A note about the water: Malaysia is a developing country. On the surface cities, such as Kota Kinabalu, with their shiny shopping centres, developed roads and big hotels, look like a city you may find in Australia, the USA or Europe. Underneath the surface, things are a little different. As a developing country, Malaysia is growing and industrialising quickly, but in some areas, they aren’t able to keep up with the growth. One area is with garbage.
If you get closer to the Sea Gypsy Villages or homes that are built on the waterways, you’ll see rubbish littering the water. Your guide may even joke, seriously, about not falling in. Plastic bottles may litter the sea and toilets in those areas are sometimes little more than a hole in the floor. While you’ll have toilet facilities akin to back at home when you visit Seppangar Island or any of Mari Mari’s properties, there will still be rubbish.
Mari Mari does their best to keep this rubbish out. My guide to the island even spoke to me about it telling them that the team does what they can to make sure the beach is as clean as possible for visitors with pollution nets surrounding the beach, but some still get through and they haven’t cleaned up the backlog from years before Mari Mari managed the island.
While I was swimming, I noticed it. It wasn’t until I saw a paddle from one of the groups kayak, white and weathered with age, that I took action. I took the paddle back to land and, very slowly, swimming along the surface picking up the noticeable rubbish. Chip packets, styrofoam noodle cups, and drink containers. Aerosol cans, plastic cutlery, even diapers littered the bottom of the sea. The pile mounted on land and before I had the chance to take a photo it was cleaned up and taken away. So, I started again. Two hours later both my piles had disappeared and I headed up to the dining area for lunch and some more cat pats.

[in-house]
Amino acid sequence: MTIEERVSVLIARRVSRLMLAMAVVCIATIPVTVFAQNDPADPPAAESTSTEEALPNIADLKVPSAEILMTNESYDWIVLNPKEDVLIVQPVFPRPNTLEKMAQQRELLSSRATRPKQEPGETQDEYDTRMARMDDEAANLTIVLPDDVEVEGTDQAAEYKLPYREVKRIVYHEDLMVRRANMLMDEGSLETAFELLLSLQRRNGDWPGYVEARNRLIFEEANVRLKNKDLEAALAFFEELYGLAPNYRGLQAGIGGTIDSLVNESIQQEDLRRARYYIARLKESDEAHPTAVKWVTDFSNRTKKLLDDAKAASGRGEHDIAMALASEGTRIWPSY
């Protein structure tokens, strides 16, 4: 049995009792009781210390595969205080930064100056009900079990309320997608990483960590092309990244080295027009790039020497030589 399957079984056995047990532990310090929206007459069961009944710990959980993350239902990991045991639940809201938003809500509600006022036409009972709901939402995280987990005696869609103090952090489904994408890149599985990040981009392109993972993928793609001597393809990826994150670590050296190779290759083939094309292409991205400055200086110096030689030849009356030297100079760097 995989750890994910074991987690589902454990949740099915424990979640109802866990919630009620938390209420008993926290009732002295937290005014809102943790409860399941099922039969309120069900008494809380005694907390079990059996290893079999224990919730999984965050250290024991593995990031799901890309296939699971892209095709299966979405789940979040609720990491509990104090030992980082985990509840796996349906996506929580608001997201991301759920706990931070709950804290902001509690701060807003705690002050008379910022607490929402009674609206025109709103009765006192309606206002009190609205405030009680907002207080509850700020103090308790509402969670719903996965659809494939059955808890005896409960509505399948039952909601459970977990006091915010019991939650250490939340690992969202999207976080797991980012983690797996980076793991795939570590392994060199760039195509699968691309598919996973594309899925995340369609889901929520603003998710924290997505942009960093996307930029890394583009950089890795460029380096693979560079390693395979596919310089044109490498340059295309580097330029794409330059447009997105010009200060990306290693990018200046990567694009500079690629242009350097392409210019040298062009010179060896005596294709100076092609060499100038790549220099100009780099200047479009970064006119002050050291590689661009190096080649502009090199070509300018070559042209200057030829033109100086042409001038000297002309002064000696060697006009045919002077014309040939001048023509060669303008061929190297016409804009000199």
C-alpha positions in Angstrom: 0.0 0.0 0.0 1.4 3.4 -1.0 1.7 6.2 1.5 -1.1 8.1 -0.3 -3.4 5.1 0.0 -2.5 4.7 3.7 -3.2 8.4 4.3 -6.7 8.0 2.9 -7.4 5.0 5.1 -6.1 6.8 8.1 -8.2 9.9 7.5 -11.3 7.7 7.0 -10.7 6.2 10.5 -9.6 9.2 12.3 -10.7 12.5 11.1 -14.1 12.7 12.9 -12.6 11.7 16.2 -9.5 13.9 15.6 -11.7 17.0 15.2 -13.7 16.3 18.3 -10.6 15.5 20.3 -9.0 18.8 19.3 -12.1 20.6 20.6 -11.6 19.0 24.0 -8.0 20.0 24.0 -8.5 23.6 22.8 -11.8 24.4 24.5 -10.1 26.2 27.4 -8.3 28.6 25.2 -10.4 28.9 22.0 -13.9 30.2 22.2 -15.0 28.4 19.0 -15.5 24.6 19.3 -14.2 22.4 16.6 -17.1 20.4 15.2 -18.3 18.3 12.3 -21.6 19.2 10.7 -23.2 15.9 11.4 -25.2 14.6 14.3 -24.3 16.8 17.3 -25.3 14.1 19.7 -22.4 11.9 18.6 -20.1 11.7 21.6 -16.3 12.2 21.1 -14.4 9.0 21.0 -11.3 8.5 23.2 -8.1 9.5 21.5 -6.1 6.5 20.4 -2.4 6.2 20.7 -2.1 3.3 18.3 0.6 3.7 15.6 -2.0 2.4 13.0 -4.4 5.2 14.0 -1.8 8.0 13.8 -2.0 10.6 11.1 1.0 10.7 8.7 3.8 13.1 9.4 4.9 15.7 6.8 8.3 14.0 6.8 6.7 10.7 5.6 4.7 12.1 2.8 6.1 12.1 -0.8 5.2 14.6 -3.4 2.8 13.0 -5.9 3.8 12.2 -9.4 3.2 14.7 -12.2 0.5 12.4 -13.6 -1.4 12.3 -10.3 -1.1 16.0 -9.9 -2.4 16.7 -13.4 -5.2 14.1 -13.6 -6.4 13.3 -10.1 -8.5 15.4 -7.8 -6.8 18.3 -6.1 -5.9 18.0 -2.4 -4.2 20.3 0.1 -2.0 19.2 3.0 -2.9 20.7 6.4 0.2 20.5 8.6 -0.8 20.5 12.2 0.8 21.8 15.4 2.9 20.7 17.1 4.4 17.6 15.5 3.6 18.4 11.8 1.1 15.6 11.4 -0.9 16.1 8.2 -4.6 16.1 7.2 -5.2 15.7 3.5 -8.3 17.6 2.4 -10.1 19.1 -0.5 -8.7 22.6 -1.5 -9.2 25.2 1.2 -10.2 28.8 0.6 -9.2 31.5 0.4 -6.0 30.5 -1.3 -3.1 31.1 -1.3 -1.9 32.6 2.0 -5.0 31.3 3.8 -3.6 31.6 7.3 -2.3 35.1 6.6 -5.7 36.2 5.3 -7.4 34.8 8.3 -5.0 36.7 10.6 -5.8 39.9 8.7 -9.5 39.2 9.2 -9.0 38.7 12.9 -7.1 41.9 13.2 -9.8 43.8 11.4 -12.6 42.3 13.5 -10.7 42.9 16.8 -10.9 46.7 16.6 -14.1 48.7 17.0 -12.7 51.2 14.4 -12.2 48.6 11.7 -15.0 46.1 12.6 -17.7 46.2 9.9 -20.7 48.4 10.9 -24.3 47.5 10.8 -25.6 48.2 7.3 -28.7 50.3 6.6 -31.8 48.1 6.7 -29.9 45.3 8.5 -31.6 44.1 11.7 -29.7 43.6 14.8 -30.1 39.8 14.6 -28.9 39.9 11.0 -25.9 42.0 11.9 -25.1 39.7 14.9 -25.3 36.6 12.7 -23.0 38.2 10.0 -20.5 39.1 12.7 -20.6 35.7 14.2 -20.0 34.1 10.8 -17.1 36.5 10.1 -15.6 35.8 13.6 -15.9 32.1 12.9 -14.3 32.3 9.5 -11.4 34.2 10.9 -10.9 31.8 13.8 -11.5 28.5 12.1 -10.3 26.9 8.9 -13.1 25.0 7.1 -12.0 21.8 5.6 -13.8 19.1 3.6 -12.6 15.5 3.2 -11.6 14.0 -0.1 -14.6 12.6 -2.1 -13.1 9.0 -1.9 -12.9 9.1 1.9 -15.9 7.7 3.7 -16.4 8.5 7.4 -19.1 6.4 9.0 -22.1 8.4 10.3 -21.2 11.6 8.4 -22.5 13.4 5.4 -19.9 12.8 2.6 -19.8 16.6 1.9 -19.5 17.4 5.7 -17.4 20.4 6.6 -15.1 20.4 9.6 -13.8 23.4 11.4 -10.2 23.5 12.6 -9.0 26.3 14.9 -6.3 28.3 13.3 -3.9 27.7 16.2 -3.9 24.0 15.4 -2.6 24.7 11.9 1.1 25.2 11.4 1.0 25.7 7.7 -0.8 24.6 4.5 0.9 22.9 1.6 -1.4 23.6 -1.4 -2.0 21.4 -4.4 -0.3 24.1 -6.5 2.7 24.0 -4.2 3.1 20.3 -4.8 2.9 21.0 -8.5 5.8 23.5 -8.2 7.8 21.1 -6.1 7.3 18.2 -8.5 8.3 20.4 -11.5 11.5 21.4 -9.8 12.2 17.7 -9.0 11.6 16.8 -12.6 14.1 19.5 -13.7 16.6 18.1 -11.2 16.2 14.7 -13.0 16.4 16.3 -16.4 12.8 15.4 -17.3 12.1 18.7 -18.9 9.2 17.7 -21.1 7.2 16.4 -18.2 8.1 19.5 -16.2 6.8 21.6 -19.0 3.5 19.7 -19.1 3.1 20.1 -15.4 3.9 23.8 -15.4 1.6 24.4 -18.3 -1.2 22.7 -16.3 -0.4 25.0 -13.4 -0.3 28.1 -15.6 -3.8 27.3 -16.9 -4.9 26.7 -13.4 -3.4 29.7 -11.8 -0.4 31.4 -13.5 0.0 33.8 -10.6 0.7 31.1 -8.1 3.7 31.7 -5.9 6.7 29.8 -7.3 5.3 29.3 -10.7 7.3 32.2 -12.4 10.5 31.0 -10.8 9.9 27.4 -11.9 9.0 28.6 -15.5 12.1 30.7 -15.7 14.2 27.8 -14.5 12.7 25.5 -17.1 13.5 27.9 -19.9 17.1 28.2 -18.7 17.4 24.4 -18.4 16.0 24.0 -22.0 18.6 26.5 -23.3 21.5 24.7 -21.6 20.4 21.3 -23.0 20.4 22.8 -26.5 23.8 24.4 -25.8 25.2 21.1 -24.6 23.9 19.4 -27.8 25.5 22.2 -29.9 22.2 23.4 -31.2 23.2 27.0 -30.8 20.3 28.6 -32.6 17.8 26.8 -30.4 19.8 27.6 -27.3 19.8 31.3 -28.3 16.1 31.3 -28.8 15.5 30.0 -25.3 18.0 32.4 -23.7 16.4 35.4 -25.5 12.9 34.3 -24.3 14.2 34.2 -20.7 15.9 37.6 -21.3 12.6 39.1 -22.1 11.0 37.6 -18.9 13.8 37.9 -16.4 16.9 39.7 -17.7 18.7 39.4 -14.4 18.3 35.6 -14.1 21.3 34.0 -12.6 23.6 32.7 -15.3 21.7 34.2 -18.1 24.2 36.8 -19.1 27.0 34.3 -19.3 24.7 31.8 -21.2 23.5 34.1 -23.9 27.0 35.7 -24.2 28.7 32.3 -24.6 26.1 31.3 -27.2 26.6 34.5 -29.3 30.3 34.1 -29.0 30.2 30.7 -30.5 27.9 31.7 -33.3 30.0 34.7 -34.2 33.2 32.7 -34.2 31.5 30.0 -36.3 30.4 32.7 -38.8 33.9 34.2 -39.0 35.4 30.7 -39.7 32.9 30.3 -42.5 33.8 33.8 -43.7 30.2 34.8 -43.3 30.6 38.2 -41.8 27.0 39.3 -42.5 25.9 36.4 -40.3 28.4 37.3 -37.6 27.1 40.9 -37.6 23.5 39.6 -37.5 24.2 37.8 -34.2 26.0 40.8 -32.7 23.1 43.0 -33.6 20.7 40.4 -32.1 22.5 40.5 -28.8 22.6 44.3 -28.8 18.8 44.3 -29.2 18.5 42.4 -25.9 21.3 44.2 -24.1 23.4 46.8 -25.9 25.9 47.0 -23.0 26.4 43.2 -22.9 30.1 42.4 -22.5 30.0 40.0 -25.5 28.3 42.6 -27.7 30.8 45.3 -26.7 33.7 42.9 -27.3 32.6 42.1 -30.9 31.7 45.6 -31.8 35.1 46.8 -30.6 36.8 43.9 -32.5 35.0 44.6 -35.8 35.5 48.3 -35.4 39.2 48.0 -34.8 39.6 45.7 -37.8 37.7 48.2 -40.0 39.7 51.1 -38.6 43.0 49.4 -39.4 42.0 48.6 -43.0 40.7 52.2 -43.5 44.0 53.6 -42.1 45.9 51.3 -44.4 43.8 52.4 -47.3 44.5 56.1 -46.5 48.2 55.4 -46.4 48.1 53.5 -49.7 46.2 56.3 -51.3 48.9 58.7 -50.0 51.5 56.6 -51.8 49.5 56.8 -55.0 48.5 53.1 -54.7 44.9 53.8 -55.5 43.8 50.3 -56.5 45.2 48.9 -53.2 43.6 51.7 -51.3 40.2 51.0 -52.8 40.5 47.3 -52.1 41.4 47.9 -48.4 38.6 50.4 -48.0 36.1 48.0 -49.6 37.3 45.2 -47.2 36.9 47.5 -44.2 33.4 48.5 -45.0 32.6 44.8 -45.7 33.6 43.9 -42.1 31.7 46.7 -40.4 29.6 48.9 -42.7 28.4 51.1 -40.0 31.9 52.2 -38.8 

Don’t criticise the business. They do try to clean up the beach and the waters to ensure the best experience for their guests, but if you see some garbage pick it up and bin it. They’ll appreciate it and you are making the water a little cleaner, a little nicer, for the next person to visit.
Mari Mari Sepanggar Island
Cost: the Island Excursion half-day experience, including one snorkelling session, costs RM218 (around AU$65). Additional activities such as scuba diving, fishing and accommodation can be added on. All prices can be found on their website.
Notes on what to bring: First and foremost, while there are some drinks available on the island you should bring your own snacks. These should be kept in the guest tea room if you are staying overnight or in the storage space if you are day tripping to the island. There are monkeys on the island and they are notorious for stealing food, even right from your hand.
Also, please do me one favour. Kota Kinabalu has some of the world’s most harsh sun as you are at around 5° north of the equator. This means that the sun is hitting the earth at almost a 90° angle. Please, please, PLEASE use 30+ sunscreen or greater and remember to reapply every hour or so. I did not and learned the hard way by having terrible sunburn and sunstroke.
Don’t say you don’t burn. You will. Slip, slop, slap. Bring your sunscreen, rashies, boardies, and a good hat!
How to get to Kota Kinabalu, Malaysia
Sabah is situated in Malaysia, on the island of Borneo which is divided among three countries: Malaysia and Brunei to the north, and Indonesia to the south.
There are no direct flights to Kota Kinabalu (BKI), Sabah’s biggest city, from Australia but it is easy to connect in Kuala Lumpur (flying Malaysia Airlines or AirAsia), Bandar Seri Begawan (flying Royal Brunei Airlines), or Singapore (flying Singapore Airlines connecting with regional sister airline SilkAir).
There are also a number of direct flights from South Korea, Taiwan, China, Hong Kong, Indonesia, the Philippines, and other regions of Malaysia to Kota Kinabalu.
For more information on travelling to Sabah, check out the Sabah Tourism website.
I was a guest of the Sabah Tourism Board.
All thoughts, opinions, and sunburn experienced was, as always, my own.